Father Zulueta gives an amusing story of classical irrelevance:

Sara Tick, residing at 4A Paradise Alley, has had a passionate quarrel with a fellow-lodger, and used insulting and profane words, and broken her neighbour's wrist with a poker. She tells the priest:

"I occasionally has words with Mrs. Scrooge. She's the lady in the back-parlour. A good woman, according to her light, your reverence, but, like all on us, has her faults. She has a temper, Father! Well, she called me out of my name. It was this way, to put it short-like. It was last Sunday fortnight come tomorrow --- no, asking your pardon, it was Saturday, I mind me, because our Susan Victoria had just come in from Noggins', at the public, with a pint of porter for my husband. Not that Tick's a drunkard, you know. Bless you there's not a soberer, cleaner-living man in the alley. Well, Mrs. Scrooge, to be short, came in all of a bounce-like into my parlour, and says to me: Mrs. Tick, she says, where's my best teacup gone to --- the one with a handle?

"Well, to think as I would have took it, your reverence! Well, God forgive me! I used words and did things as I oughtn't, and me a respectable married woman, too, with six childer, and me eldest boy in the Post Office. ..and I often has words like that, your reverence."

Now it will be seen that this good woman has told the priest everything he did not need to know, except that there was a wordy quarrel, and omitted just what was wanted. As to what kind of words she used in her wrath, or what kind of unlawful acts she was guilty of, she gives no inkling, nor any indication of the number of occasions. And she mentions names, and tells Mrs. Scrooge's weaknesses as well as her own. [3]
Such types are met in the confessional, though not often, thank God. If they were always as amusing as Mrs. Tick, they would not be unwelcome; but even unconscious humour is rare among them, and sometimes the priest feels that they are a direct answer to prayer, the prayer of the Jesus Psalter: "Jesus, send me here my Purgatory."

On a Saturday night, when scores of penitents are kept waiting, loquacious irrelevance is an offence against charity as well as a fertile occasion of scandal.

Manners --- Before entering the confessional, penitents usually deposit handbags, umbrellas and suchlike outside (or did before the stealing epidemic began!): there is no need to leave one's manners to keep guard. Good manners are as necessary and appropriate in the confessional as anywhere else.

Some penitents will not let the confessor get a word in edge-ways. No sooner has he managed to interject a few syllables than off they go again. Others are so very anxious to convince the confessor how much they need advice that they won't even pause for breath lest he should have the opportunity of giving it. After having talked and talked and talked, they go out unadvised and apparently without noticing it, so full are they of themselves.

Bad Manners --- It is bad manners not to listen to the priest. It is exasperating for the confessor, when he is rapidly working up to the climax of his masterly fervorino, to hear the penitent query: "What did you say my penance was, Father?"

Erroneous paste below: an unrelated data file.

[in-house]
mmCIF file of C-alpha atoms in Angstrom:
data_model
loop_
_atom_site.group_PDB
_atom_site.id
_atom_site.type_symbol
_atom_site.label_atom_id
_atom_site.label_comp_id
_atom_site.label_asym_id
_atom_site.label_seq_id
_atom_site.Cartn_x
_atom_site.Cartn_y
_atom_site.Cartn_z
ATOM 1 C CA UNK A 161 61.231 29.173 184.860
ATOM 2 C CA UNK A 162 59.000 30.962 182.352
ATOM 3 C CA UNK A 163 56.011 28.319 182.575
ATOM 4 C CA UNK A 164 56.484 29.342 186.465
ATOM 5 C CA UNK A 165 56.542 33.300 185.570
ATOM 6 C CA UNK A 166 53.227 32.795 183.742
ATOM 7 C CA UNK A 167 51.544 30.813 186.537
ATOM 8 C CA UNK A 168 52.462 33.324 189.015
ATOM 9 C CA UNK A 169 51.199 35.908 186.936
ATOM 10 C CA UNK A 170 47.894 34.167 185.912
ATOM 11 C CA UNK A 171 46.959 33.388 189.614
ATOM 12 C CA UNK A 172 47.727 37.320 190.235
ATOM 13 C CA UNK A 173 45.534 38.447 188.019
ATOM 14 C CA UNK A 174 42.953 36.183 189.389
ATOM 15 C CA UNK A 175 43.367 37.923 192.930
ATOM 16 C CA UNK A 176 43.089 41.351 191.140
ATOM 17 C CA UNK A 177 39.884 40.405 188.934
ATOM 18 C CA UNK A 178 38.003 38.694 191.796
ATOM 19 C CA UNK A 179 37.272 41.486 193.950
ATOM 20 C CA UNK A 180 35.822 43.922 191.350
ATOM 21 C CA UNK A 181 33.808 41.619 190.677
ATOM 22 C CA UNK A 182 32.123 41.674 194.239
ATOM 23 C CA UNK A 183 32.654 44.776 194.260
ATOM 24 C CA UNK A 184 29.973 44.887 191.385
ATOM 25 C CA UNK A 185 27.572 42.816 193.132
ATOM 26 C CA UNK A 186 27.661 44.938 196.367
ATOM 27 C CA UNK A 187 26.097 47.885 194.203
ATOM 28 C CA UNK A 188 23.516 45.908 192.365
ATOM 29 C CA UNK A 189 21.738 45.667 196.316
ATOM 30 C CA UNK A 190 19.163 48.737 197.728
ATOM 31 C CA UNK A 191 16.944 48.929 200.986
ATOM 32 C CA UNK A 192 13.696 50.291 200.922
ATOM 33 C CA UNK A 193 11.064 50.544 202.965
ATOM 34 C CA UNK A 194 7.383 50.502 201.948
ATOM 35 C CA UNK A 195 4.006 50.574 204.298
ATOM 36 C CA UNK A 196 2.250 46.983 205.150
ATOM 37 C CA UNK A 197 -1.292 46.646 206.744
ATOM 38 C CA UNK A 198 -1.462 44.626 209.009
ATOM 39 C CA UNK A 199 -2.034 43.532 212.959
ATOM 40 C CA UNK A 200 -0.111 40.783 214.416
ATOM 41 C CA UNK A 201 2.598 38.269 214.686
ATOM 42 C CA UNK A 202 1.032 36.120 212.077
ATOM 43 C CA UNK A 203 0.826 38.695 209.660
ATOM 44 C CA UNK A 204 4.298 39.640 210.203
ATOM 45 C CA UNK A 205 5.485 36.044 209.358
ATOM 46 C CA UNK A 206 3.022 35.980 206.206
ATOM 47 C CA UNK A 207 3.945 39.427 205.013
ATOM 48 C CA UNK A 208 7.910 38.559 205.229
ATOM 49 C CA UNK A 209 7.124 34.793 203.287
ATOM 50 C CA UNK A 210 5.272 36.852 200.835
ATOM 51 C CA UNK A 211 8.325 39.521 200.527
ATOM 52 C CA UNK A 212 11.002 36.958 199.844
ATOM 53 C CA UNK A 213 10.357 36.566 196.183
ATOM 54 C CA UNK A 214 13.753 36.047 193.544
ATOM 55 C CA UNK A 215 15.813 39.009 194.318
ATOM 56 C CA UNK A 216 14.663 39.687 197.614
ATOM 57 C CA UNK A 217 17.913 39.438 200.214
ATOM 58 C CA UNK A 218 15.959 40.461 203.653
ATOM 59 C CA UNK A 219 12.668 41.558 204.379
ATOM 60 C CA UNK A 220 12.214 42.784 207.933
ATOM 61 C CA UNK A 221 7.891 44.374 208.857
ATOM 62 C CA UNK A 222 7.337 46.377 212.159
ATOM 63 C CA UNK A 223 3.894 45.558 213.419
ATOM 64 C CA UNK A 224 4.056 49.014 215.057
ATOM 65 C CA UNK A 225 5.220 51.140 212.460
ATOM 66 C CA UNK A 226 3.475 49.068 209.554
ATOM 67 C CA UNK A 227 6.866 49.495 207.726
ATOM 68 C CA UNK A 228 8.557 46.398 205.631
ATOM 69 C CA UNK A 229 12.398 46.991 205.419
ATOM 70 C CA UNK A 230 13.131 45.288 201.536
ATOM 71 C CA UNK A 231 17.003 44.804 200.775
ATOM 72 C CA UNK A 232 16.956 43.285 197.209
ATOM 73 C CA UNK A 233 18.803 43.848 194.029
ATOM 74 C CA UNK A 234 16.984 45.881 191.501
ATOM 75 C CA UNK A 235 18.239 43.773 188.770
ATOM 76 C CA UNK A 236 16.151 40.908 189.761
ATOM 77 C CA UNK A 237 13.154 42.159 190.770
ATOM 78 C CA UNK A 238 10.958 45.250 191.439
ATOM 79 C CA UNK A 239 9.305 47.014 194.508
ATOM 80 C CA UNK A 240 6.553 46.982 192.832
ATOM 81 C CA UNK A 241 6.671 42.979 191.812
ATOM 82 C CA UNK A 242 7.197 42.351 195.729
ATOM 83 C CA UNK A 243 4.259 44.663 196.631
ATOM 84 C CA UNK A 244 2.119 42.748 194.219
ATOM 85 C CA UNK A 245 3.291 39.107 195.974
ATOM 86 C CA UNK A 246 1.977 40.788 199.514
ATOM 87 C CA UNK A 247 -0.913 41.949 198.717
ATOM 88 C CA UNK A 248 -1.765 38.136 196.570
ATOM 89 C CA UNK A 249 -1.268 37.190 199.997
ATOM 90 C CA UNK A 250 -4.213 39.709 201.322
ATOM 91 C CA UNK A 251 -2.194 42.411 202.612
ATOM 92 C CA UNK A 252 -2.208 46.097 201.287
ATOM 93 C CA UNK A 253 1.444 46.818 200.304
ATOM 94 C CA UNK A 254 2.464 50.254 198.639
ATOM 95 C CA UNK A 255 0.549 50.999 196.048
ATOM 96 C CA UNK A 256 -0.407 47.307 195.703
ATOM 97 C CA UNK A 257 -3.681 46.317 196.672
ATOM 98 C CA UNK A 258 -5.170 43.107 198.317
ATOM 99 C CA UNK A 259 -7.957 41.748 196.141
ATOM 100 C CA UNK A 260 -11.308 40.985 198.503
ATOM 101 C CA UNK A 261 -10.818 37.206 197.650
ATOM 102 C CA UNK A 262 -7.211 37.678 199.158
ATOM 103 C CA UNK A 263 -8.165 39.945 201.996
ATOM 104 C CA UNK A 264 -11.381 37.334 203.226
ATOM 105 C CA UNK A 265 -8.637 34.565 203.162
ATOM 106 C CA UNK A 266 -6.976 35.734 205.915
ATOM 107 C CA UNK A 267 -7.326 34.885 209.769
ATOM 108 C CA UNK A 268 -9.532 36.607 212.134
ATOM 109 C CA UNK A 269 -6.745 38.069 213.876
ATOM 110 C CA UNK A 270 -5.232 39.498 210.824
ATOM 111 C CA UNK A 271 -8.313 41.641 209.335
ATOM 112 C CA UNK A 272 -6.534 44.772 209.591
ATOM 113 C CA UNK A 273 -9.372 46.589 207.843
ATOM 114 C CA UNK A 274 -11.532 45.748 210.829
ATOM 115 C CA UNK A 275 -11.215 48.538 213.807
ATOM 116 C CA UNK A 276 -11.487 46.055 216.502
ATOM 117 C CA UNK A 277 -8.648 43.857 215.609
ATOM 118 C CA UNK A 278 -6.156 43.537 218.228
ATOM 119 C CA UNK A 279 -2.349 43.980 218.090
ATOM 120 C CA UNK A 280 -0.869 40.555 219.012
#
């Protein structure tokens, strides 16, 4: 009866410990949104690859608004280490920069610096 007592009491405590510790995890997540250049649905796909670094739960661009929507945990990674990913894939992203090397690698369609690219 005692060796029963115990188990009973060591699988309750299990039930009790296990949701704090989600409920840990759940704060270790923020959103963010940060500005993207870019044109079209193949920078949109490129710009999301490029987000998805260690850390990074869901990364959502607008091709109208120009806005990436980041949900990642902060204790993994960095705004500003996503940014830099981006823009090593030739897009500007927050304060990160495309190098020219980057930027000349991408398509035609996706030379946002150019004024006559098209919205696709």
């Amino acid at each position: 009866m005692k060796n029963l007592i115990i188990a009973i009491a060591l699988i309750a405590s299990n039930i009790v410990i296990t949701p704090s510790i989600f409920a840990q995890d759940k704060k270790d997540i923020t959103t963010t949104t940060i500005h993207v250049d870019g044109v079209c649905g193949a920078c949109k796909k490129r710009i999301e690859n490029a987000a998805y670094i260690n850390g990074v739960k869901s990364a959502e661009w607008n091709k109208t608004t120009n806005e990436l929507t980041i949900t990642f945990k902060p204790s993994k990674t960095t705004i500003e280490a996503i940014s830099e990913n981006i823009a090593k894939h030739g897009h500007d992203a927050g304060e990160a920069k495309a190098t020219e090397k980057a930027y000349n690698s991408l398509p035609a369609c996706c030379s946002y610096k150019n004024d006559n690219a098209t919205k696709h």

Sometimes, when the confessor finishes giving advice, the penitent takes up her story just where she left off --- fairly conclusive evidence that she has not been listening at all, but merely waiting for him to finish. Occasionally, when advice is being given, the penitent leaves the confessional in the middle of it; sometimes an irrelevant remark reveals that the penitent has been wool-gathering, not listening; on other occasions, the mention of the word "sickness" calls forth a homily on the penitent's lumbago or indigestion.

Granted these cases are not frequent, but is there any need for them at all? Nerves, anxiety, loquacity, egoism, may explain them, but they do not justify them.

A Hint --- When you are confessing your sins, it is a good plan to put the big things first. If you have difficulty in telling a certain sin, get it off your mind at once; if you don't, you will run the risk of omitting it altogether, because the devil will have time and opportunity to play on your imagination and magnify the sin out of all proportion. Besides, to put first things first is the commonsense thing to do. If you went to a dentist for a tooth extraction, you would not start the proceedings by calling his attention to a slightly discoloured tooth. Some preface their confessions with a long list of peccadillos and things they haven't done, and the implication of their remarks seems to be: "I'm not so bad, in spite of what is coming ..."

As regards the confession of venial sins, the following are a few suggestions made by Father Scharsch: [4]

1. "Accuse yourself preferably of those faults which you need most to amend."
2. "Accuse yourself of that sin for which you are particularly sorry."
3. "Ceteris paribus, accuse yourself of your more important faults rather than of those that are less important." To do otherwise would create a suspicion of insincerity or imperfect compunction or "playing-up." Be honest with the confessor, don't try to make a good impression on him.
4. "The penitential spirit should urge us to confess preferably the faults which humiliate us most deeply."

A Worry --- Some people worry because they are afraid that the confessor does not understand them, which is, as one author justly remarks, "paying an unmerited compliment to themselves and making very little of the confessor." [5]

To such a one the confessor might reasonably say: "My dear penitent, you are not nearly such a unique specimen as you imagine!"

"No, it's not that, Father. I don't explain myself properly."

1. Of course not. Do we ever explain ourselves properly? How often do you ever say exactly what you want to say? God instituted Confession not for geniuses with an unusual gift of expression, but for ordinary folk like you.